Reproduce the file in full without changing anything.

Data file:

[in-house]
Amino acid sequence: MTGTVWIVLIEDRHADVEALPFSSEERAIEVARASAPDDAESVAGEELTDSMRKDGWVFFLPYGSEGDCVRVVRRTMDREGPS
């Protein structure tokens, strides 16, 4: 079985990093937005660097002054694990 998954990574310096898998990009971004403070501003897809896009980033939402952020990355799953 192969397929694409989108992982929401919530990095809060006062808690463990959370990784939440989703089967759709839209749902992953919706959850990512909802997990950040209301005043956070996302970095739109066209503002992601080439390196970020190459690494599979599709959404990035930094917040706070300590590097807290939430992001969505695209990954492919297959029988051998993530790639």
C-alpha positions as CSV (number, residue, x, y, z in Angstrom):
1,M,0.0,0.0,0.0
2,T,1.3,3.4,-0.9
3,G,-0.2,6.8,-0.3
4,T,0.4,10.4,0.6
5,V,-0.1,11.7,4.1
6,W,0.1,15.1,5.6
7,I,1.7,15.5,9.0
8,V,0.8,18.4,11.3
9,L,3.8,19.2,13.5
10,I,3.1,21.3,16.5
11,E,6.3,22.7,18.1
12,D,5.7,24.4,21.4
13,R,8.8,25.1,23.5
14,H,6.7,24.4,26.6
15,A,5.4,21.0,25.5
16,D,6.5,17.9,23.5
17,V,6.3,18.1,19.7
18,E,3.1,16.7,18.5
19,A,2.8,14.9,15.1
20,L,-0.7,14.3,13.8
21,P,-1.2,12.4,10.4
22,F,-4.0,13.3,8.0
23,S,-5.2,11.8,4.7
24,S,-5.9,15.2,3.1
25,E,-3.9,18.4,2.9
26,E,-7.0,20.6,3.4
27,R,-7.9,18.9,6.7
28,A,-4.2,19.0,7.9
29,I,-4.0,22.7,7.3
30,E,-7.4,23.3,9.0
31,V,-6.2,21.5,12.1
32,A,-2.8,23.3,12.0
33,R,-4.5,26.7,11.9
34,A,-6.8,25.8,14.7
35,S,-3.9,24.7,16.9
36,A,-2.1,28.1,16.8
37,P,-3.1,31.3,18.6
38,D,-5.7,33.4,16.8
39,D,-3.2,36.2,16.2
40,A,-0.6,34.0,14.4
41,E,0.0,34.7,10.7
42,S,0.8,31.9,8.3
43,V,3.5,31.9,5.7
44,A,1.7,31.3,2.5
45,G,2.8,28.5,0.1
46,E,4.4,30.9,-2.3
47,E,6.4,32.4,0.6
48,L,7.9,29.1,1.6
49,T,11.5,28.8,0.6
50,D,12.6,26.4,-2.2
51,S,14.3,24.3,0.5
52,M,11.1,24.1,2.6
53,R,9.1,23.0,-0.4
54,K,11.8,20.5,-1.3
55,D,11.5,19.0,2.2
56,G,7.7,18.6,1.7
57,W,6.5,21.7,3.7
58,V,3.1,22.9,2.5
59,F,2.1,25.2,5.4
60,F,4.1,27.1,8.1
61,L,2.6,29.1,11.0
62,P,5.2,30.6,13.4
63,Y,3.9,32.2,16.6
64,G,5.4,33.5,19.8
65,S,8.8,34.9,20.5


[in-house]
Amino acid sequence: MTGTVWIVLIEDRHADVEALPFSSEERAIEVARASAPDDAESVAGEELTDSMRKDGWVFFLPYGSEGDCVRVVRRTMDREGPS
């Protein structure tokens, strides 16, 4: 079985990093937005660097002054694990 998954990574310096898998990009971004403070501003897809896009980033939402952020990355799953 192969397929694409989108992982929401919530990095809060006062808690463990959370990784939440989703089967759709839209749902992953919706959850990512909802997990950040209301005043956070996302970095739109066209503002992601080439390196970020190459690494599979599709959404990035930094917040706070300590590097807290939430992001969505695209990954492919297959029988051998993530790639």
C-alpha positions as CSV (number, residue, x, y, z in Angstrom):
1,M,0.0,0.0,0.0
2,T,1.3,3.4,-0.9
3,G,-0.2,6.8,-0.3
4,T,0.4,10.4,0.6
5,V,-0.1,11.7,4.1
6,W,0.1,15.1,5.6
7,I,1.7,15.5,9.0
8,V,0.8,18.4,11.3
9,L,3.8,19.2,13.5
10,I,3.1,21.3,16.5
11,E,6.3,22.7,18.1
12,D,5.7,24.4,21.4
13,R,8.8,25.1,23.5
14,H,6.7,24.4,26.6
15,A,5.4,21.0,25.5
16,D,6.5,17.9,23.5
17,V,6.3,18.1,19.7
18,E,3.1,16.7,18.5
19,A,2.8,14.9,15.1
20,L,-0.7,14.3,13.8
21,P,-1.2,12.4,10.4
22,F,-4.0,13.3,8.0
23,S,-5.2,11.8,4.7
24,S,-5.9,15.2,3.1
25,E,-3.9,18.4,2.9
26,E,-7.0,20.6,3.4
27,R,-7.9,18.9,6.7
28,A,-4.2,19.0,7.9
29,I,-4.0,22.7,7.3
30,E,-7.4,23.3,9.0
31,V,-6.2,21.5,12.1
32,A,-2.8,23.3,12.0
33,R,-4.5,26.7,11.9
34,A,-6.8,25.8,14.7
35,S,-3.9,24.7,16.9
36,A,-2.1,28.1,16.8
37,P,-3.1,31.3,18.6
38,D,-5.7,33.4,16.8
39,D,-3.2,36.2,16.2
40,A,-0.6,34.0,14.4
41,E,0.0,34.7,10.7
42,S,0.8,31.9,8.3
43,V,3.5,31.9,5.7
44,A,1.7,31.3,2.5
45,G,2.8,28.5,0.1
46,E,4.4,30.9,-2.3
47,E,6.4,32.4,0.6
48,L,7.9,29.1,1.6
49,T,11.5,28.8,0.6
50,D,12.6,26.4,-2.2
51,S,14.3,24.3,0.5
52,M,11.1,24.1,2.6
53,R,9.1,23.0,-0.4
54,K,11.8,20.5,-1.3
55,D,11.5,19.0,2.2
56,G,7.7,18.6,1.7
57,W,6.5,21.7,3.7
58,V,3.1,22.9,2.5
59,F,2.1,25.2,5.4
60,F,4.1,27.1,8.1
61,L,2.6,29.1,11.0
62,P,5.2,30.6,13.4
63,Y,3.9,32.2,16.6
64,G,5.4,33.5,19.8
65,S,8.8,34.9,20.5